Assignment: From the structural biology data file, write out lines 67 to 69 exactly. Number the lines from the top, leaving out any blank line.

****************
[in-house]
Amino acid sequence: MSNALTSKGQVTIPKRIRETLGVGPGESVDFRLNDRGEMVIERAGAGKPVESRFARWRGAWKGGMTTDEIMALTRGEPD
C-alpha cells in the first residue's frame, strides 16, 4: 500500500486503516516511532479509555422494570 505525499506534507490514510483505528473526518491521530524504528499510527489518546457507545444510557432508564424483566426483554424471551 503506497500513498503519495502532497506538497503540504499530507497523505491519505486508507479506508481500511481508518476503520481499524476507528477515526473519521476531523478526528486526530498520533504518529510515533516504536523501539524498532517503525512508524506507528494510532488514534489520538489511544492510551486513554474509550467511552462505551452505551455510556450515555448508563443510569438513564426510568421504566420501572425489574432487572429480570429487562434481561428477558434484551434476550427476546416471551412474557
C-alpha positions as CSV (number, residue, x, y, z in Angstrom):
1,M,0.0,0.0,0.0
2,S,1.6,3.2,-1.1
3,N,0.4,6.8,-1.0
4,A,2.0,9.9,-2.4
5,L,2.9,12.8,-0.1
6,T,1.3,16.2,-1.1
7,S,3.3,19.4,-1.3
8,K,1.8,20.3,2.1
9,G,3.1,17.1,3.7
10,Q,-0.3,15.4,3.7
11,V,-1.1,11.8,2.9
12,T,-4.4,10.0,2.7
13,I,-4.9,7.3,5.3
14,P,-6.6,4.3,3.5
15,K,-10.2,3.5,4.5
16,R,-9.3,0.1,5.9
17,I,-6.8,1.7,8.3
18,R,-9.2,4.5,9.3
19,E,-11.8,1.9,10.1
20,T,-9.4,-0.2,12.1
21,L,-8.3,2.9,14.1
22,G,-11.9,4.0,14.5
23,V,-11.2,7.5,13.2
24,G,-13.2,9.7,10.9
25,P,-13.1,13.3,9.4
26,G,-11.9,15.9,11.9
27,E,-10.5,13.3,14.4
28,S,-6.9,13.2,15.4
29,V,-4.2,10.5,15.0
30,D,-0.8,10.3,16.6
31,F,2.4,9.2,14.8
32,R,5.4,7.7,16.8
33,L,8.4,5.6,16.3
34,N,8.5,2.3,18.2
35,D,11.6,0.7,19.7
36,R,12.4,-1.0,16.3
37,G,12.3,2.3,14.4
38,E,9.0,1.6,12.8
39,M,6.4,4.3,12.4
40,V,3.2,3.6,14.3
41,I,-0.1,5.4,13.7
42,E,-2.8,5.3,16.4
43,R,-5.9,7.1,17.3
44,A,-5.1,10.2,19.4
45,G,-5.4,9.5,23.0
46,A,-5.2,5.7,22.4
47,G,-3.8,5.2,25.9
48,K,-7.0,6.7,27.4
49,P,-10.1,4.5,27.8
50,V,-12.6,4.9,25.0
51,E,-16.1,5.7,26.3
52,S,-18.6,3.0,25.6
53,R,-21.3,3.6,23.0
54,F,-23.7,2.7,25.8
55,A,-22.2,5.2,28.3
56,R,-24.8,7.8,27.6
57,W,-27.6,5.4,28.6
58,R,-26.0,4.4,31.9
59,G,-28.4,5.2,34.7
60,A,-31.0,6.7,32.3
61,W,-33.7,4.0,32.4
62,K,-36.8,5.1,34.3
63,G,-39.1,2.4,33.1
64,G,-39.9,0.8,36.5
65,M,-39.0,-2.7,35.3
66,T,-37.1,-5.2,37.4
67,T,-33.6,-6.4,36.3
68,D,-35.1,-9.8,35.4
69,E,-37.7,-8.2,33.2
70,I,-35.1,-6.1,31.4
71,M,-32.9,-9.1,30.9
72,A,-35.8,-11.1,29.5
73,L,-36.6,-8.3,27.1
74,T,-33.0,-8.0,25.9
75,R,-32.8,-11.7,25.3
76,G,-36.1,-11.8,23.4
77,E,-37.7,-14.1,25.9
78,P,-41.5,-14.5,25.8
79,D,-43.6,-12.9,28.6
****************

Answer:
63,G,-39.1,2.4,33.1
64,G,-39.9,0.8,36.5
65,M,-39.0,-2.7,35.3